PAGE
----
Eugenia graduated from Minsk State Linguistic University with a degree in Intercultural Communication, Translation/Interpretation (Italian, English). Currently she works as a business analyst, freelance interpreter and tutor. She’s fond of numismatics, photos, good books and sports, adores travelling and cooking.
Last year was hard for bitcoin. The value of virtual currency recorded a decline of 60% since January 2014. At that time Bitcoin was traded at $1,000 and now – at $267.
After being titled as 2014’s worst investment with the Russain Ruble, Bitcoin was expected to leave its poor performance behind to pursue 2015 in a rather bullish manner. The BTC/USD chart crashed yesterday below $300, to around $269.15 at the time of writing, according to the data provider Brave New Coin (BNC)‘s index.
BNC index is widely-considered by professional investors to be the most accurate measure of bitcoin’s price since BNC’s proprietary index tabulates over 50 exchanges and more than $150 million in daily trading volumes, across more than 160 FIAT currencies.
Some attribute the Bitcoin value decline to the negative price pressure provoked by holidays and falling market interest. Bitcoin is inferior if compared to US dollar, which is easier to use and has relatively stable price.
Joe Carter from Acton Institute PowerBlog writes: “Right now, Bitcoin is only mostly dead. As an investment, it was the worst of 2014. As a currency, it was destroyed by the IRS by a single sentence (“For federal tax purposes, virtual currency is treated as property.”). All that really remains is for it to become a financial network. But then it will be likely killed (i.e., all dead) with one word: regulation.”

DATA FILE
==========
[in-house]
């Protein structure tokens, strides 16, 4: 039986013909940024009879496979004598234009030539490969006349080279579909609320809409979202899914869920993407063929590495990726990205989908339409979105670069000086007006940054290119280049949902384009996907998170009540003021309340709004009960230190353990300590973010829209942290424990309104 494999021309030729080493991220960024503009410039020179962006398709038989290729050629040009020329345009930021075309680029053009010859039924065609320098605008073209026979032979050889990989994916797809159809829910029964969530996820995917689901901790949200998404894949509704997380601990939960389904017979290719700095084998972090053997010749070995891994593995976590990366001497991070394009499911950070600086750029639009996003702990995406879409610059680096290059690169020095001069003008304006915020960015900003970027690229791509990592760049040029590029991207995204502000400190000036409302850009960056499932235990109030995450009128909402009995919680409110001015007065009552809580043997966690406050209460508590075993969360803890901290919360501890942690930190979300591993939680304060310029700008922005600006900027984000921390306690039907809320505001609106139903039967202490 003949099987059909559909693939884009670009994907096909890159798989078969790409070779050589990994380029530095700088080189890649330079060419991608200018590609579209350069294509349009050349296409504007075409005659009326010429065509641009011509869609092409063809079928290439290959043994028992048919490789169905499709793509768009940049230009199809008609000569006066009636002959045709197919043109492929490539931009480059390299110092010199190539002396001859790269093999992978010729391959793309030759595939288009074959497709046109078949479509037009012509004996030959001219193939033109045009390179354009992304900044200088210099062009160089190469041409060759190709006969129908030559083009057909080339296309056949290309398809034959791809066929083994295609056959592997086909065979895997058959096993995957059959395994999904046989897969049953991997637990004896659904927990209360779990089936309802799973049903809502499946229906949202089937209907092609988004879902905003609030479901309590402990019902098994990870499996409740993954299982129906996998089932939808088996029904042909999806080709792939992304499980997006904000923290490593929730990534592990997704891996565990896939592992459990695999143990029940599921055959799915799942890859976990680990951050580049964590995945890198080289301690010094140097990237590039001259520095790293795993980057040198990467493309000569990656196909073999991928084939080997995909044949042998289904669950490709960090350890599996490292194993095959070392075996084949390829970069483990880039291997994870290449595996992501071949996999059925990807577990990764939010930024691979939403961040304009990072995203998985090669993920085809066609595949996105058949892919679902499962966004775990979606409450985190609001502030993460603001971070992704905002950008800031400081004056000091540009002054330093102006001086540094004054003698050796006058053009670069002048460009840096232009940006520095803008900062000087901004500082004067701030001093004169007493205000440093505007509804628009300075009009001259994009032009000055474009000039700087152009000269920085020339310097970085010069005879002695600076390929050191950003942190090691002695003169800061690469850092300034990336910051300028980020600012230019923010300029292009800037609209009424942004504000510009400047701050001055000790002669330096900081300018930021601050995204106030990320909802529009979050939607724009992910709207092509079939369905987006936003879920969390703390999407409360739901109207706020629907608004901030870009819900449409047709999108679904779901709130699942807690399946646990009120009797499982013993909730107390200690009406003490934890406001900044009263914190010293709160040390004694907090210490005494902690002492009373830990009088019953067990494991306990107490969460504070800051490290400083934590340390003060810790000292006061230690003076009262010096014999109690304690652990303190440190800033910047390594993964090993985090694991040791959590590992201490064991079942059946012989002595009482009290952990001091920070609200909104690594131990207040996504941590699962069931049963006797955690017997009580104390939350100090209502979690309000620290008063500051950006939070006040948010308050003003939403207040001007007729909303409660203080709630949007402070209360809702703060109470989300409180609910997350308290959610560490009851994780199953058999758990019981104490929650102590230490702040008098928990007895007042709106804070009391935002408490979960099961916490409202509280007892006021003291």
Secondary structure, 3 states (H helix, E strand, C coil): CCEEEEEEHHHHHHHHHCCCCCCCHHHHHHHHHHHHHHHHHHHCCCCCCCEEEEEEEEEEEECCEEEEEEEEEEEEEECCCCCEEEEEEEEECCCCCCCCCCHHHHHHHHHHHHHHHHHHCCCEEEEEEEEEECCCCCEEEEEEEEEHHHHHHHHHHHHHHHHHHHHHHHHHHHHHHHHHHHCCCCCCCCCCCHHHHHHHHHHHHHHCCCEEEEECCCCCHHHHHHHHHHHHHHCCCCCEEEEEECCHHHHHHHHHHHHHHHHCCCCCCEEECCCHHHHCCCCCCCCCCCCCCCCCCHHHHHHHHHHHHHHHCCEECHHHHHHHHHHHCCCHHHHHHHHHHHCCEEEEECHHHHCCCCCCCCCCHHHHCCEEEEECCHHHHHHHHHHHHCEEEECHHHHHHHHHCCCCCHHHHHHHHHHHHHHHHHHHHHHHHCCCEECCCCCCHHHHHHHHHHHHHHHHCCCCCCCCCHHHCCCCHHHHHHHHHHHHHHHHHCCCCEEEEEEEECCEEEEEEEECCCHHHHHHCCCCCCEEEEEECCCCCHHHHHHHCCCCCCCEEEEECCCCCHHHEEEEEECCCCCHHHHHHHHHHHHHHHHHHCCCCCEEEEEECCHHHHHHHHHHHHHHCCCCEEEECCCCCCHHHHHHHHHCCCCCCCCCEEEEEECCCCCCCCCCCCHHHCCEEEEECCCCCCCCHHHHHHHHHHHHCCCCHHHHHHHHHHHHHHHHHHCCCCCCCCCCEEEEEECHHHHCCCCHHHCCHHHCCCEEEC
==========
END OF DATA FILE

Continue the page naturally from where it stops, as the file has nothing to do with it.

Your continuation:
Bitcoin miners are those who were affected the most by the decline, as their revenues have significantly fallen. According to Blockchain.info, miners’ daily profits decreased from $4,62 million in January 2014 to $1.05 million in December 2014. Moreover, this is given the fact that the process of mining is becoming rather challenging.
However, things are not all that bad. There is a positive trend of escalating bitcoin transaction volumes, what is expected to increase global interest in the digital currency. In addition, the lower bitcoin price could prompt buyers to purchase it as it cost less. Rich people, who see an investment’s value drop, usually buy low, and then sell when it rebounds.
The possible reason for bitcoin sliding is the increasing U.S. dollar. The number of merchants accepting bitcoin is growing (even Microsoft started accepting the virtual currency), as well as the number of customers. Each day, new wallets, trading options and debit cards appear on the bitcoin market.
Still, the US dollar is the problem. According to the government, its price is growing, up by 4% in the last quarter. But given the fact that currencies in Europe are declining faster than dollar, doesn’t mean it is more stable. After the bitcoin creation in 2009, dollar’s track record was something dubbed economic bubble.
One of the reasons not to fear the price drop is its broader acceptance by merchants, what is a sign of its strengthening and growing market demand.
Besides, bitcoin has already gone through its bubble, particularly, it went through Silk Road 1 & 2 shutdowns, the Mt. Gox Bubble, bitcoin exchange market regulation by People’s Bank of China and Ben Lawsky’s NY Bitcoin License fiasco.
Nobody said bitcoin development would be easy. Bitcoin is unlikely to stop given the amount of investments made, the technology available, its built-in advantages and high corporate interest. Bitcoin must go through this phase.